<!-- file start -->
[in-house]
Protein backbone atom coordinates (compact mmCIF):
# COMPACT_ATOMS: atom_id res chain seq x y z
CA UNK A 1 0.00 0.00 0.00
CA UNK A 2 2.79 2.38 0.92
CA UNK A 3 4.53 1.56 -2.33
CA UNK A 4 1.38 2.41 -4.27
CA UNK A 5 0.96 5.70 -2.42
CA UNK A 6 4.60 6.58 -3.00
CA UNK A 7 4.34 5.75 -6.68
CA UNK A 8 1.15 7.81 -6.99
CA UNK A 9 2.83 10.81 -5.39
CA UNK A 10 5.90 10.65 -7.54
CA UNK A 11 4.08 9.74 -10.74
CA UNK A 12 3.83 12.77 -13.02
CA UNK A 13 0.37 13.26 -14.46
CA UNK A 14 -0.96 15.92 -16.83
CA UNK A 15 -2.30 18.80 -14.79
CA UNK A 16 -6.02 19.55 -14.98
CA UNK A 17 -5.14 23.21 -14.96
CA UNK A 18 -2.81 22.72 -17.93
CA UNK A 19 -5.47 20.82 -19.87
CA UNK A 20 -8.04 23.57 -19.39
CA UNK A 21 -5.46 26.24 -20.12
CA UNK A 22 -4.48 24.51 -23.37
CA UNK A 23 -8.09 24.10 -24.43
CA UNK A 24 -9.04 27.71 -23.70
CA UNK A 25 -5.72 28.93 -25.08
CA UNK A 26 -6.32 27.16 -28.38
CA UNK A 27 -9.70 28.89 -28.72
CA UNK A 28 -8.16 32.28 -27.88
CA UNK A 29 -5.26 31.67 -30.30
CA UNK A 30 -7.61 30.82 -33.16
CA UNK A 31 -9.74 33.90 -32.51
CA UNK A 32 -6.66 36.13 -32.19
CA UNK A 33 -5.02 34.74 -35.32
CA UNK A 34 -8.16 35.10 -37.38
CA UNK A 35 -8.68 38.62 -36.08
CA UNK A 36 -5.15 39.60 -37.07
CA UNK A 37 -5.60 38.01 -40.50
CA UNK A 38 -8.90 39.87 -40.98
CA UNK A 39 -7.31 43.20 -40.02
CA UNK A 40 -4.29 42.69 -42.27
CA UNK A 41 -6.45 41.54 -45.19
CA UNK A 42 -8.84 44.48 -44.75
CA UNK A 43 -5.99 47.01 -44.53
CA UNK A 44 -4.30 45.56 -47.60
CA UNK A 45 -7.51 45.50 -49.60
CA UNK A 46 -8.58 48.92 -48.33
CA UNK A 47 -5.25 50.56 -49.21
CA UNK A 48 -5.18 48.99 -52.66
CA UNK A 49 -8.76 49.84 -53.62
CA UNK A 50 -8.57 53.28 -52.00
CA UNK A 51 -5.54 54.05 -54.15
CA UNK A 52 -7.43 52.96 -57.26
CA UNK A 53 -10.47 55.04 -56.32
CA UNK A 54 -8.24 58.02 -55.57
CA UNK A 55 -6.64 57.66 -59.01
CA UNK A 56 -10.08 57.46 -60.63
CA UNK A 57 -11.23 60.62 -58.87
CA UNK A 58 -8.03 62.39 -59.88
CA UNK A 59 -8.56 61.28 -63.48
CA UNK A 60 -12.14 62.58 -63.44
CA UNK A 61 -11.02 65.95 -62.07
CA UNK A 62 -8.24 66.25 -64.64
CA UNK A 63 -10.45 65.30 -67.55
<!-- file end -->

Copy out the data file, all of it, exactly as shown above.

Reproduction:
[in-house]
Protein backbone atom coordinates (compact mmCIF):
# COMPACT_ATOMS: atom_id res chain seq x y z
CA UNK A 1 0.00 0.00 0.00
CA UNK A 2 2.79 2.38 0.92
CA UNK A 3 4.53 1.56 -2.33
CA UNK A 4 1.38 2.41 -4.27
CA UNK A 5 0.96 5.70 -2.42
CA UNK A 6 4.60 6.58 -3.00
CA UNK A 7 4.34 5.75 -6.68
CA UNK A 8 1.15 7.81 -6.99
CA UNK A 9 2.83 10.81 -5.39
CA UNK A 10 5.90 10.65 -7.54
CA UNK A 11 4.08 9.74 -10.74
CA UNK A 12 3.83 12.77 -13.02
CA UNK A 13 0.37 13.26 -14.46
CA UNK A 14 -0.96 15.92 -16.83
CA UNK A 15 -2.30 18.80 -14.79
CA UNK A 16 -6.02 19.55 -14.98
CA UNK A 17 -5.14 23.21 -14.96
CA UNK A 18 -2.81 22.72 -17.93
CA UNK A 19 -5.47 20.82 -19.87
CA UNK A 20 -8.04 23.57 -19.39
CA UNK A 21 -5.46 26.24 -20.12
CA UNK A 22 -4.48 24.51 -23.37
CA UNK A 23 -8.09 24.10 -24.43
CA UNK A 24 -9.04 27.71 -23.70
CA UNK A 25 -5.72 28.93 -25.08
CA UNK A 26 -6.32 27.16 -28.38
CA UNK A 27 -9.70 28.89 -28.72
CA UNK A 28 -8.16 32.28 -27.88
CA UNK A 29 -5.26 31.67 -30.30
CA UNK A 30 -7.61 30.82 -33.16
CA UNK A 31 -9.74 33.90 -32.51
CA UNK A 32 -6.66 36.13 -32.19
CA UNK A 33 -5.02 34.74 -35.32
CA UNK A 34 -8.16 35.10 -37.38
CA UNK A 35 -8.68 38.62 -36.08
CA UNK A 36 -5.15 39.60 -37.07
CA UNK A 37 -5.60 38.01 -40.50
CA UNK A 38 -8.90 39.87 -40.98
CA UNK A 39 -7.31 43.20 -40.02
CA UNK A 40 -4.29 42.69 -42.27
CA UNK A 41 -6.45 41.54 -45.19
CA UNK A 42 -8.84 44.48 -44.75
CA UNK A 43 -5.99 47.01 -44.53
CA UNK A 44 -4.30 45.56 -47.60
CA UNK A 45 -7.51 45.50 -49.60
CA UNK A 46 -8.58 48.92 -48.33
CA UNK A 47 -5.25 50.56 -49.21
CA UNK A 48 -5.18 48.99 -52.66
CA UNK A 49 -8.76 49.84 -53.62
CA UNK A 50 -8.57 53.28 -52.00
CA UNK A 51 -5.54 54.05 -54.15
CA UNK A 52 -7.43 52.96 -57.26
CA UNK A 53 -10.47 55.04 -56.32
CA UNK A 54 -8.24 58.02 -55.57
CA UNK A 55 -6.64 57.66 -59.01
CA UNK A 56 -10.08 57.46 -60.63
CA UNK A 57 -11.23 60.62 -58.87
CA UNK A 58 -8.03 62.39 -59.88
CA UNK A 59 -8.56 61.28 -63.48
CA UNK A 60 -12.14 62.58 -63.44
CA UNK A 61 -11.02 65.95 -62.07
CA UNK A 62 -8.24 66.25 -64.64
CA UNK A 63 -10.45 65.30 -67.55